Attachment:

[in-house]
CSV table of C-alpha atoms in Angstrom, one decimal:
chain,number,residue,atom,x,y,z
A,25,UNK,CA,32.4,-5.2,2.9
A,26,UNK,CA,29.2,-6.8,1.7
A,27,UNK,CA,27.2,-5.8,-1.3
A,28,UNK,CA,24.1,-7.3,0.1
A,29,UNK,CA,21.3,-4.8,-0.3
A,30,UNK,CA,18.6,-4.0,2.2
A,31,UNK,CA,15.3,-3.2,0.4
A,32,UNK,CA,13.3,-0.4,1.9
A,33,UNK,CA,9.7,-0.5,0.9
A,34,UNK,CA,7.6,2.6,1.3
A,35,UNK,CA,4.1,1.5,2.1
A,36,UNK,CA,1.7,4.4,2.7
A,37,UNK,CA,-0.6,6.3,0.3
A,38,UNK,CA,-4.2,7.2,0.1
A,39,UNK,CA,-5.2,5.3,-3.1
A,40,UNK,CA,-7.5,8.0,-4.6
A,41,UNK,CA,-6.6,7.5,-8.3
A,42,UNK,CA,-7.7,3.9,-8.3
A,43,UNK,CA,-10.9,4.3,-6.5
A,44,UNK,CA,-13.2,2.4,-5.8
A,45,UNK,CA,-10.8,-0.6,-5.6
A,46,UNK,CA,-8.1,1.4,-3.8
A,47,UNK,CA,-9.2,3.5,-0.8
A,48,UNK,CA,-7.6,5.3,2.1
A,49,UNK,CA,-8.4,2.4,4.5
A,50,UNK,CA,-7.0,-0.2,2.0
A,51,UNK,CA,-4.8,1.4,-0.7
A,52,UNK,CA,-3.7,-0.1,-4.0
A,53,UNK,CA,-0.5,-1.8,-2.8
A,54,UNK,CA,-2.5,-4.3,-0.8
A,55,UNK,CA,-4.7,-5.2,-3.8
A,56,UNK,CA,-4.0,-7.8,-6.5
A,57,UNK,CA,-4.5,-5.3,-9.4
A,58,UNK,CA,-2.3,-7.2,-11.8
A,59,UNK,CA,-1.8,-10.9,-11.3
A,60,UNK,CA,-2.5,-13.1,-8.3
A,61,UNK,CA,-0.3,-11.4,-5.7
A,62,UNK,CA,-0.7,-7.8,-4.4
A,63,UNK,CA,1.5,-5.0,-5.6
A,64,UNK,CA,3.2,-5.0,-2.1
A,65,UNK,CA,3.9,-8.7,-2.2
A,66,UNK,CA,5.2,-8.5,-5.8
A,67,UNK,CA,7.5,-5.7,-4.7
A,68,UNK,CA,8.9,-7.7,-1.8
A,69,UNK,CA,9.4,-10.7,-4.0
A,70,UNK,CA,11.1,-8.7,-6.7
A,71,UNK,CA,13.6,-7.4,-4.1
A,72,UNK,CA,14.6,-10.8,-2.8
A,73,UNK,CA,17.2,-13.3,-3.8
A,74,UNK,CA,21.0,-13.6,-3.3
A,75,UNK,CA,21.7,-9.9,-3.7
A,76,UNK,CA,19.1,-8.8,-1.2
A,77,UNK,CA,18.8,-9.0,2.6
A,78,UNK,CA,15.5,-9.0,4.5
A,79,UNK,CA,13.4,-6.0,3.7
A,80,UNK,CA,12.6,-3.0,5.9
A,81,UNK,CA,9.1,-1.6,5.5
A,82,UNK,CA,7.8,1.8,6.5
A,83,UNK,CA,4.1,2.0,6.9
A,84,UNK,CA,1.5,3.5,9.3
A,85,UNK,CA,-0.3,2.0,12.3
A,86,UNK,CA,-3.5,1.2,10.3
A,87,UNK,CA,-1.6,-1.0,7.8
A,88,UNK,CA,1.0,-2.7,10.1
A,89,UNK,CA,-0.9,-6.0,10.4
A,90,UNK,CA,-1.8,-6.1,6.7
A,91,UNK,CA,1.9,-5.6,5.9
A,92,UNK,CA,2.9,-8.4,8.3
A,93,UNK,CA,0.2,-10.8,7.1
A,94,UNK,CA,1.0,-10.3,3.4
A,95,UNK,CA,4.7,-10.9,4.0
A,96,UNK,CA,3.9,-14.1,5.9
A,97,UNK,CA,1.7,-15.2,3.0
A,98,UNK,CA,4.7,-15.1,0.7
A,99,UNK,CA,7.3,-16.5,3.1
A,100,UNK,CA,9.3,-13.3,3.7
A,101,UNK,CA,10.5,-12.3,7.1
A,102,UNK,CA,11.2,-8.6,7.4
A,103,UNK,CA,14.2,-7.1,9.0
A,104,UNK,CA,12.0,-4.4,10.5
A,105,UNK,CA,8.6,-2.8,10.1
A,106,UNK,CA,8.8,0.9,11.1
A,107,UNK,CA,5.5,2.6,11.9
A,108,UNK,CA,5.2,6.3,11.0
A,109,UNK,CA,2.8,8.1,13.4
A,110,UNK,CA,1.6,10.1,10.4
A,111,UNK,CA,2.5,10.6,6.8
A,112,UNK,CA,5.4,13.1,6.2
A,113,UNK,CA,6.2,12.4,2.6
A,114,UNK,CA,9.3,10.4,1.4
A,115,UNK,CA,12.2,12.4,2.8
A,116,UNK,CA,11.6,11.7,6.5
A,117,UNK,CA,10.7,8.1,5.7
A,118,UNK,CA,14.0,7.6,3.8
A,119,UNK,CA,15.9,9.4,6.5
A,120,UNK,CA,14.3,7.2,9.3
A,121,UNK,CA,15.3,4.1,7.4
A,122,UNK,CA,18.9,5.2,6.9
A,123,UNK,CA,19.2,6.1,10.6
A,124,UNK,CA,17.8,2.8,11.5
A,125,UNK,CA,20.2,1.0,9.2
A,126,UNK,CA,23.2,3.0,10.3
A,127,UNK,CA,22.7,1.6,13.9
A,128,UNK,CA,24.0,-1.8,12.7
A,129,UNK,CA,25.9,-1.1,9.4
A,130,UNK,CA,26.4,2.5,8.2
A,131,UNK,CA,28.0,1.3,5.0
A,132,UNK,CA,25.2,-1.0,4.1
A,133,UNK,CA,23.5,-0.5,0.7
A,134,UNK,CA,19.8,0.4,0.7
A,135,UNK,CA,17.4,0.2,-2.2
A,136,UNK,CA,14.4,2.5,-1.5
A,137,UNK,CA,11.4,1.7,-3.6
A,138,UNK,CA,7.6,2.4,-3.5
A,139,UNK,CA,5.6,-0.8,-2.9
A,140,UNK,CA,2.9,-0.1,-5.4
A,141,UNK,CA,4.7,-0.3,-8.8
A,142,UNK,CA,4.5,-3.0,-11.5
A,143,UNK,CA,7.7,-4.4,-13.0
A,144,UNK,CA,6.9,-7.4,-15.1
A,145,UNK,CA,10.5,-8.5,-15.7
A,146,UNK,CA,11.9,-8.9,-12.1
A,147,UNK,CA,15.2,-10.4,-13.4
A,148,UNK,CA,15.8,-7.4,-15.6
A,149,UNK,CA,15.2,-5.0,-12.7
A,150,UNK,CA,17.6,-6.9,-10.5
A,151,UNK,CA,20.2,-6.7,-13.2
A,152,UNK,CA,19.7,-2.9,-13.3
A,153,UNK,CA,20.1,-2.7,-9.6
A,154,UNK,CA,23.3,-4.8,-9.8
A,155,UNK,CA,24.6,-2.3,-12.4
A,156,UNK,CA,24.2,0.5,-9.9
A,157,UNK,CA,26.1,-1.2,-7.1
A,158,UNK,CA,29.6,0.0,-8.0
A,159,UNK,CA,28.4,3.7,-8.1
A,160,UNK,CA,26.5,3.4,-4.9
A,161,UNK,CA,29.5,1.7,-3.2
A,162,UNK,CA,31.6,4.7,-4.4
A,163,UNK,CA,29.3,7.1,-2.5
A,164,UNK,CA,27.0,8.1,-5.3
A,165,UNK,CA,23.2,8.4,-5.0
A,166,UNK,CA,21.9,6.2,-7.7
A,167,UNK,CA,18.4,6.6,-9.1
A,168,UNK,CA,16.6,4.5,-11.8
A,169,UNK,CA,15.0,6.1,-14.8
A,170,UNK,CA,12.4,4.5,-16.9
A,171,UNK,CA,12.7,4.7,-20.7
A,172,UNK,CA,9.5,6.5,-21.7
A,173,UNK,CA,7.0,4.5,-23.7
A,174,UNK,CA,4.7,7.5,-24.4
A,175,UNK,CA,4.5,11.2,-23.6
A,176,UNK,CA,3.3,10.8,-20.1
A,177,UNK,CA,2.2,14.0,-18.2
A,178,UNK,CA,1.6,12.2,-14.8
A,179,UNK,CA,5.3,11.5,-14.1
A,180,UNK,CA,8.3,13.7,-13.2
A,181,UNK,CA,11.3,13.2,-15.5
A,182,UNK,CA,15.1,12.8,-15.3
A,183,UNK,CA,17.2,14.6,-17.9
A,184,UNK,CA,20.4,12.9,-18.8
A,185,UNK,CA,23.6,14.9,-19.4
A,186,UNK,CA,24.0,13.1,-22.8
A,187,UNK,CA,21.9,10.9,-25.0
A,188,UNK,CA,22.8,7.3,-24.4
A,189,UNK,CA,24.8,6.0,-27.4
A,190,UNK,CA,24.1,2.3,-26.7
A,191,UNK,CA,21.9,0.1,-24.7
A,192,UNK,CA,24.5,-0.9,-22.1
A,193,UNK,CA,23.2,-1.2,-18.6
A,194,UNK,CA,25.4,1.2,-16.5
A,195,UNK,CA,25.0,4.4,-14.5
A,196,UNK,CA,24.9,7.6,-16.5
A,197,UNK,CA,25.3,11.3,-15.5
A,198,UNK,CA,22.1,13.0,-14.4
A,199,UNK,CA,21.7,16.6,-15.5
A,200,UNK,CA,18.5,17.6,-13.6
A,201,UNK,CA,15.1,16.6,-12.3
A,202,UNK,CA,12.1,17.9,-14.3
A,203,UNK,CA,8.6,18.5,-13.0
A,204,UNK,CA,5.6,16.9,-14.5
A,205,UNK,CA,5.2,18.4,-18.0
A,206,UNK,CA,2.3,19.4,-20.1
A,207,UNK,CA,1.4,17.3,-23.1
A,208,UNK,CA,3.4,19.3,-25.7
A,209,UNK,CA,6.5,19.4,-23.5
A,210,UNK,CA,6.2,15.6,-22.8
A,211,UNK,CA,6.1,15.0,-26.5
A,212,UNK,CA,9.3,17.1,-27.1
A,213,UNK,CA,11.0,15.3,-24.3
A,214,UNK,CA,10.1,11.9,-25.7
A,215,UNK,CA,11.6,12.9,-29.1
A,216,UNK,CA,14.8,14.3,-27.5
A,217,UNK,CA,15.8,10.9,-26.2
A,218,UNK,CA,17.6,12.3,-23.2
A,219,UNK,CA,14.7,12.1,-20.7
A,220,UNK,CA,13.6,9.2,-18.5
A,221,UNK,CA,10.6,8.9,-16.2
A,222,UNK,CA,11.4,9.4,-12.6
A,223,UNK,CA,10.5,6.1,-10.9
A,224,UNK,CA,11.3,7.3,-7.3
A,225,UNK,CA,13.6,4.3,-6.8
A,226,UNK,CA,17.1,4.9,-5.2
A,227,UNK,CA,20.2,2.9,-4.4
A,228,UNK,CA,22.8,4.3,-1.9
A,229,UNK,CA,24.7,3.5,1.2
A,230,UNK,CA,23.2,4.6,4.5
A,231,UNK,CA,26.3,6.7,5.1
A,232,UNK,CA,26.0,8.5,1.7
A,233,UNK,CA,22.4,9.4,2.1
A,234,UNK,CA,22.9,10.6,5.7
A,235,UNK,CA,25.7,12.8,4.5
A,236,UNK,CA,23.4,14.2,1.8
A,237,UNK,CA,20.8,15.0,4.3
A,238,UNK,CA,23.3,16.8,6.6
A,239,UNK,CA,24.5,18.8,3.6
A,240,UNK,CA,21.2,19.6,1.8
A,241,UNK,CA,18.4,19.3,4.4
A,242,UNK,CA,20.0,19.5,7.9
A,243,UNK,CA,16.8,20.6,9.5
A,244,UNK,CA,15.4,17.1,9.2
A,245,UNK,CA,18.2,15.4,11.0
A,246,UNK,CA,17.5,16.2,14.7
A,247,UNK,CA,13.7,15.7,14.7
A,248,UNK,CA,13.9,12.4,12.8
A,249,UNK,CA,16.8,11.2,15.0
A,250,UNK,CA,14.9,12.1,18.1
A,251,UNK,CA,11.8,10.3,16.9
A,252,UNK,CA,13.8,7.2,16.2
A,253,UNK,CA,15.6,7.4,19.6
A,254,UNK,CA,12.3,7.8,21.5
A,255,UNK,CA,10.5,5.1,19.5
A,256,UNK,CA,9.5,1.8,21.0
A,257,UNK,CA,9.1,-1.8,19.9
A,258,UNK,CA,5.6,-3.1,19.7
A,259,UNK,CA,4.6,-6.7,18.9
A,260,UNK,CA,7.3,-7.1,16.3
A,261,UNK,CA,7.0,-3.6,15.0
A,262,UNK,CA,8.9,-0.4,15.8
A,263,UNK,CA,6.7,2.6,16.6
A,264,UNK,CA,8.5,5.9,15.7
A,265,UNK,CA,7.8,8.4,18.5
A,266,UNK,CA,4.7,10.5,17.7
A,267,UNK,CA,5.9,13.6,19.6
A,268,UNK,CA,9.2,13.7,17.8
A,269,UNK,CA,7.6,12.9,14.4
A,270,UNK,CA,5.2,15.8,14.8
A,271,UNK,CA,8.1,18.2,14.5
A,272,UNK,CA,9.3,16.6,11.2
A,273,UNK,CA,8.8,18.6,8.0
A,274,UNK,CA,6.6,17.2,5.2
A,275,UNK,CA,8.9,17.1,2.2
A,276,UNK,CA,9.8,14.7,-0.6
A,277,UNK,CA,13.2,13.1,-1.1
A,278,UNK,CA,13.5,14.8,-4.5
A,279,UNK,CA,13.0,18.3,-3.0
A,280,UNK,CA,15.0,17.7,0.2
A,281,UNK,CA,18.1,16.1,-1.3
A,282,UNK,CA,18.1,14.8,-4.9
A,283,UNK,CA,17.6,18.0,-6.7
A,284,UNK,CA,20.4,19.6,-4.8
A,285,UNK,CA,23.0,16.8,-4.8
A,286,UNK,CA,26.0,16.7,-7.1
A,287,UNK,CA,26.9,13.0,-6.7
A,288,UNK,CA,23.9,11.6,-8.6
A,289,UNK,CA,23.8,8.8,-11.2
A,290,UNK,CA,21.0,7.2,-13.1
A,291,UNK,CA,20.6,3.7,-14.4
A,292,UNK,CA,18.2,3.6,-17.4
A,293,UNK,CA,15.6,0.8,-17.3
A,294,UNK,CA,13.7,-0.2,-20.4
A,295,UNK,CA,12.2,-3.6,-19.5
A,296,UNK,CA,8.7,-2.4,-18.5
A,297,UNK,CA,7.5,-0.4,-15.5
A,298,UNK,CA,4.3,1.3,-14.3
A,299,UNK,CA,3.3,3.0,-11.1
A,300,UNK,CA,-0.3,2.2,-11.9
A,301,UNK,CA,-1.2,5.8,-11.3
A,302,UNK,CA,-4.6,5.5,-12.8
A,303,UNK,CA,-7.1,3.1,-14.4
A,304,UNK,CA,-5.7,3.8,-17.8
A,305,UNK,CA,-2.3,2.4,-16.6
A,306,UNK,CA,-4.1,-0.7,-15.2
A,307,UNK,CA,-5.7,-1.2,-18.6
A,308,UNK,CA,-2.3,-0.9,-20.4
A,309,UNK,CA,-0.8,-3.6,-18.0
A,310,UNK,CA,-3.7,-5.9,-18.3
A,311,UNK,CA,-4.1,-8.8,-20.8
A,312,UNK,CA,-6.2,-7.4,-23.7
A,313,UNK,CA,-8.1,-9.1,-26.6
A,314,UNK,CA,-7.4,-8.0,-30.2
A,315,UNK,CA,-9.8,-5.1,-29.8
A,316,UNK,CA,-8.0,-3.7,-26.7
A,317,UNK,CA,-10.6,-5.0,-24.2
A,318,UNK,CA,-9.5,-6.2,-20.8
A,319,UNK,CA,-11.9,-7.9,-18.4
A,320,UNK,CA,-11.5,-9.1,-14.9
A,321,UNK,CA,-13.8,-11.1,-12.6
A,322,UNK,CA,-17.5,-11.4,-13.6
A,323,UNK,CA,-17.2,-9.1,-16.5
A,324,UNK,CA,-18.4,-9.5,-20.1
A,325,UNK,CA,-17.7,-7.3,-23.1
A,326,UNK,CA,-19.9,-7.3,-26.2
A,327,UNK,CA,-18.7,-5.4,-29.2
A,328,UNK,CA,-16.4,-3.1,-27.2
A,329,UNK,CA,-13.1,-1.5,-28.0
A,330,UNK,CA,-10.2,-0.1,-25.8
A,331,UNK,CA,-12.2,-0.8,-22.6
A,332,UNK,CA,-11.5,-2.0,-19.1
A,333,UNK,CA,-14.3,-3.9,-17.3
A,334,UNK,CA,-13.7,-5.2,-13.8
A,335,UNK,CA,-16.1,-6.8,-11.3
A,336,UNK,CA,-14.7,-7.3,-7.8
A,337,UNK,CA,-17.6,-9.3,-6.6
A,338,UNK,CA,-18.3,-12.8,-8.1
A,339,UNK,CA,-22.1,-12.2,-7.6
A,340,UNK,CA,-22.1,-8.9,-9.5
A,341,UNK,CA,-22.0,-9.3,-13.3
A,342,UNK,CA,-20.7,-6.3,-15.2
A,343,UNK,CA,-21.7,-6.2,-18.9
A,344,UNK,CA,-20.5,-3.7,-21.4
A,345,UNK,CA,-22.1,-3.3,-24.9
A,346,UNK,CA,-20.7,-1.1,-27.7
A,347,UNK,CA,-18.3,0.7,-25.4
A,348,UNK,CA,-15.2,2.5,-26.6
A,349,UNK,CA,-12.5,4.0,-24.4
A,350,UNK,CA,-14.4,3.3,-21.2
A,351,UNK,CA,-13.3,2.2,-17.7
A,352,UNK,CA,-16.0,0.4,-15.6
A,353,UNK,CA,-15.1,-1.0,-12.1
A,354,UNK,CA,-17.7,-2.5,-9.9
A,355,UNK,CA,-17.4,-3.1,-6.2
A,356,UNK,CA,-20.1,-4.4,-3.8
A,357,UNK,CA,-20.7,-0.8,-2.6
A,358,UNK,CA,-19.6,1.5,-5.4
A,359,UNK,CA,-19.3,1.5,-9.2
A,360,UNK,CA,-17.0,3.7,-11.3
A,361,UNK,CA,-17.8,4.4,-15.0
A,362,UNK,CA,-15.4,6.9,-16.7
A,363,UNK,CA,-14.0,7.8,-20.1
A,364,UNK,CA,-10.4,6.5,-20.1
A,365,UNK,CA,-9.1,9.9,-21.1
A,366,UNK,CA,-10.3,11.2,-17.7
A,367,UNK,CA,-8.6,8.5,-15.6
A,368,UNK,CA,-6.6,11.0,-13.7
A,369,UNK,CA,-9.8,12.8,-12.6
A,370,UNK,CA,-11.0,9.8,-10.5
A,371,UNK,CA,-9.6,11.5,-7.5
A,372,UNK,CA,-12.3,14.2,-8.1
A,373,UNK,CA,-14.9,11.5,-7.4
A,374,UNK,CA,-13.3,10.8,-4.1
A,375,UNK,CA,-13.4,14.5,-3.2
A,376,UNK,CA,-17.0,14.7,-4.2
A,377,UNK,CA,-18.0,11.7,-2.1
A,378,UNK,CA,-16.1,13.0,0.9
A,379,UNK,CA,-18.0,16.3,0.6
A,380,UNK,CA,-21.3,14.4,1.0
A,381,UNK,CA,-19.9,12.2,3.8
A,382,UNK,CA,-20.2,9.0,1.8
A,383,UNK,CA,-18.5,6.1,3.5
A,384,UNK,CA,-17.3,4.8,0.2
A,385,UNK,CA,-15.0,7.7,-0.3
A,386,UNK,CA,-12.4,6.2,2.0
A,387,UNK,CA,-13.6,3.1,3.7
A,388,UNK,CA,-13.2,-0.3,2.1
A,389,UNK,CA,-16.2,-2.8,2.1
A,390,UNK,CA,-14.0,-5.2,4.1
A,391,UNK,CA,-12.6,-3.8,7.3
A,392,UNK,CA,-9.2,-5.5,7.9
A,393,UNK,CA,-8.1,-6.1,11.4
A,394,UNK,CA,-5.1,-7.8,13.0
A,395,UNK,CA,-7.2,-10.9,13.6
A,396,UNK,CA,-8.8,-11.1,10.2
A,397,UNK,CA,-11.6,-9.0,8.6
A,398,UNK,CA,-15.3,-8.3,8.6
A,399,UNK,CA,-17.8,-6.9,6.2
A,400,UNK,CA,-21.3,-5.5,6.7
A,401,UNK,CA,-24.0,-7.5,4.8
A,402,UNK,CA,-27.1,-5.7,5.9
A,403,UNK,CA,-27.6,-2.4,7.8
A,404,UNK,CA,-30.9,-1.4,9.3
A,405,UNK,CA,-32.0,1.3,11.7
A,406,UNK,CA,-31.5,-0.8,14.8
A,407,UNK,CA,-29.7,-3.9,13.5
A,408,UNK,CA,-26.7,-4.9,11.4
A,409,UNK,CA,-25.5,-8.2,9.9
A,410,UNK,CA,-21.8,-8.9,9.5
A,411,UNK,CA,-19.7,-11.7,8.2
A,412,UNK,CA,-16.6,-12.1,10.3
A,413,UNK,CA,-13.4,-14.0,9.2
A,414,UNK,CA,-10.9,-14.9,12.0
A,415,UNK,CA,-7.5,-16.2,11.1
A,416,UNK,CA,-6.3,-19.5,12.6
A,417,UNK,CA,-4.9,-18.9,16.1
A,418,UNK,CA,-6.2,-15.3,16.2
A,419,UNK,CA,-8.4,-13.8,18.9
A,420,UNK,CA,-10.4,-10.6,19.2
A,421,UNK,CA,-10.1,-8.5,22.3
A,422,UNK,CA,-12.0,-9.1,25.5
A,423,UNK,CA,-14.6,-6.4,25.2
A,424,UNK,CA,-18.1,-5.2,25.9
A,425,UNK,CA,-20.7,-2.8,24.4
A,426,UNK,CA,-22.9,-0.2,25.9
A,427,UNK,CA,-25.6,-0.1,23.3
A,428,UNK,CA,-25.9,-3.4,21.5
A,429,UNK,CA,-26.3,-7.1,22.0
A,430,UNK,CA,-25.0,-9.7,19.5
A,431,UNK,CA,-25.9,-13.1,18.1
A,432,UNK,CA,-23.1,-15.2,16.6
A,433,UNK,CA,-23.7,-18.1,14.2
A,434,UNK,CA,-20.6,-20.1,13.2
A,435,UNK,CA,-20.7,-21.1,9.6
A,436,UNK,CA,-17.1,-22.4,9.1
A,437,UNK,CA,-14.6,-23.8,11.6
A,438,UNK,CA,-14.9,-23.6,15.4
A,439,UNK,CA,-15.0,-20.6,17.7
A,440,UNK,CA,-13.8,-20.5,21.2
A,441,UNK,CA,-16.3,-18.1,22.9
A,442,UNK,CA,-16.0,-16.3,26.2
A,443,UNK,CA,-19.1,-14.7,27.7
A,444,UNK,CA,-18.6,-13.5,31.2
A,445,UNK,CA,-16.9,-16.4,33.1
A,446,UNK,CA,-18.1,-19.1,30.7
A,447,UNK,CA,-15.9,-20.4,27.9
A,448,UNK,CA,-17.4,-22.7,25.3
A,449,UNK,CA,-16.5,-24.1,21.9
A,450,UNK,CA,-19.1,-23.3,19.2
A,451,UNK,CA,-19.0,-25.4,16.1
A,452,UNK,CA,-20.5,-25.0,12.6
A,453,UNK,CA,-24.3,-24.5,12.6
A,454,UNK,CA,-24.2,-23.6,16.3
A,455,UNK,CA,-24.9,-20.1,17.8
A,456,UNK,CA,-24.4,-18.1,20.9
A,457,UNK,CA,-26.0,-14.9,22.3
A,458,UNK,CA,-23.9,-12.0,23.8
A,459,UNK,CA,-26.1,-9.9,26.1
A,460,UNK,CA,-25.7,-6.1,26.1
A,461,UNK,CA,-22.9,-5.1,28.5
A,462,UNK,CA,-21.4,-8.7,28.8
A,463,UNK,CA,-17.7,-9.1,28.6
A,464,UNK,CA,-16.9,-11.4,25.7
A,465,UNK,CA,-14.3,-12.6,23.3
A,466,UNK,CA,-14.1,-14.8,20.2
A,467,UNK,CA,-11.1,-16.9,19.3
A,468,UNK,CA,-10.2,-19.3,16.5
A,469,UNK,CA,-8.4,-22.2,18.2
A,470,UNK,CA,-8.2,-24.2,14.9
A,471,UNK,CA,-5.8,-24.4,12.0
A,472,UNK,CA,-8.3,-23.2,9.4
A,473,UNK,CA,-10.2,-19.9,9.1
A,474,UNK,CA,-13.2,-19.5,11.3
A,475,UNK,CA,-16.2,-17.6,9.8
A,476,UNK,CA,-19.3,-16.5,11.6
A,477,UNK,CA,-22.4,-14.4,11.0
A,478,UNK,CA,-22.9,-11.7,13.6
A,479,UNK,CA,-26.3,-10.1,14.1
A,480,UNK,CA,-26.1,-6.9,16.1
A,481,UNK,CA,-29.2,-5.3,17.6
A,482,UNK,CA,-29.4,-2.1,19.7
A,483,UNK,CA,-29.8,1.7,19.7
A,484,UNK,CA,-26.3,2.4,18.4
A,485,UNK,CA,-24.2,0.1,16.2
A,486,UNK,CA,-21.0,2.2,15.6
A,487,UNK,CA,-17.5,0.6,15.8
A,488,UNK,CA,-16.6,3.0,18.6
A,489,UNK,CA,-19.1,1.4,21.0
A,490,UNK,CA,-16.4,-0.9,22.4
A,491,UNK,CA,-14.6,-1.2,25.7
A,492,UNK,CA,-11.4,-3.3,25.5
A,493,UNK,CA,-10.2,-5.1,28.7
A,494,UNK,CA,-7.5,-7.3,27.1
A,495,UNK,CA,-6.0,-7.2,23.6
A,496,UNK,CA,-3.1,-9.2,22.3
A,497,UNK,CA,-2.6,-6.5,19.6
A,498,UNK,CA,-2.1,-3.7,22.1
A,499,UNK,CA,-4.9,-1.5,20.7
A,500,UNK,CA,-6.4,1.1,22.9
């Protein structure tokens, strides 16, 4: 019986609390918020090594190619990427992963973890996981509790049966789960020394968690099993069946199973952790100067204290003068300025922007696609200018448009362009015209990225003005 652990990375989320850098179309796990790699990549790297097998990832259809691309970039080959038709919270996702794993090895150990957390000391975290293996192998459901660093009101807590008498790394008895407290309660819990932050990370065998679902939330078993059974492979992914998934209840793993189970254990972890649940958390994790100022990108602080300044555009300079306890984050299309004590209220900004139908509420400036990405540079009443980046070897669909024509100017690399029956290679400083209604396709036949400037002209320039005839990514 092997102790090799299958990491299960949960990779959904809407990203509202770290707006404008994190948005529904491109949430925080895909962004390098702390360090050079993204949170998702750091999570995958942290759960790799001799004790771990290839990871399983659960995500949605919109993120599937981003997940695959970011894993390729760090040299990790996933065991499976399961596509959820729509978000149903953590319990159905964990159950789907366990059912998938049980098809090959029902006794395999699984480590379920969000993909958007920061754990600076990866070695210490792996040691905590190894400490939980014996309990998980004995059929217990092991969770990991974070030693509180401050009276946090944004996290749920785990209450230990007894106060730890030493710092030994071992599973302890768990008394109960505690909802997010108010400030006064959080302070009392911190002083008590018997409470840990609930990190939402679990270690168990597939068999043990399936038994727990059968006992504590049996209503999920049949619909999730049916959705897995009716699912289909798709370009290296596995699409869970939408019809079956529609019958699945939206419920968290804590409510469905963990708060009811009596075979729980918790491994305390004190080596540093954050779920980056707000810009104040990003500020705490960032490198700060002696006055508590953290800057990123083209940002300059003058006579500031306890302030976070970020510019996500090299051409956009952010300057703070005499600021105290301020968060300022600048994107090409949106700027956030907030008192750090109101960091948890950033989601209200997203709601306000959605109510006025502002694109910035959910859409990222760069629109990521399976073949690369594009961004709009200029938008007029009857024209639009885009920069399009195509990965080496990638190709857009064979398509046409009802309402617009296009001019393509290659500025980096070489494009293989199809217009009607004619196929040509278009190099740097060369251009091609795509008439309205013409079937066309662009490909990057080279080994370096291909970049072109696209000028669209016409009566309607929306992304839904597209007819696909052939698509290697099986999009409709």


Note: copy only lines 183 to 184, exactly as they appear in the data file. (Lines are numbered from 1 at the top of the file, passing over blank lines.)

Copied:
A,204,UNK,CA,5.6,16.9,-14.5
A,205,UNK,CA,5.2,18.4,-18.0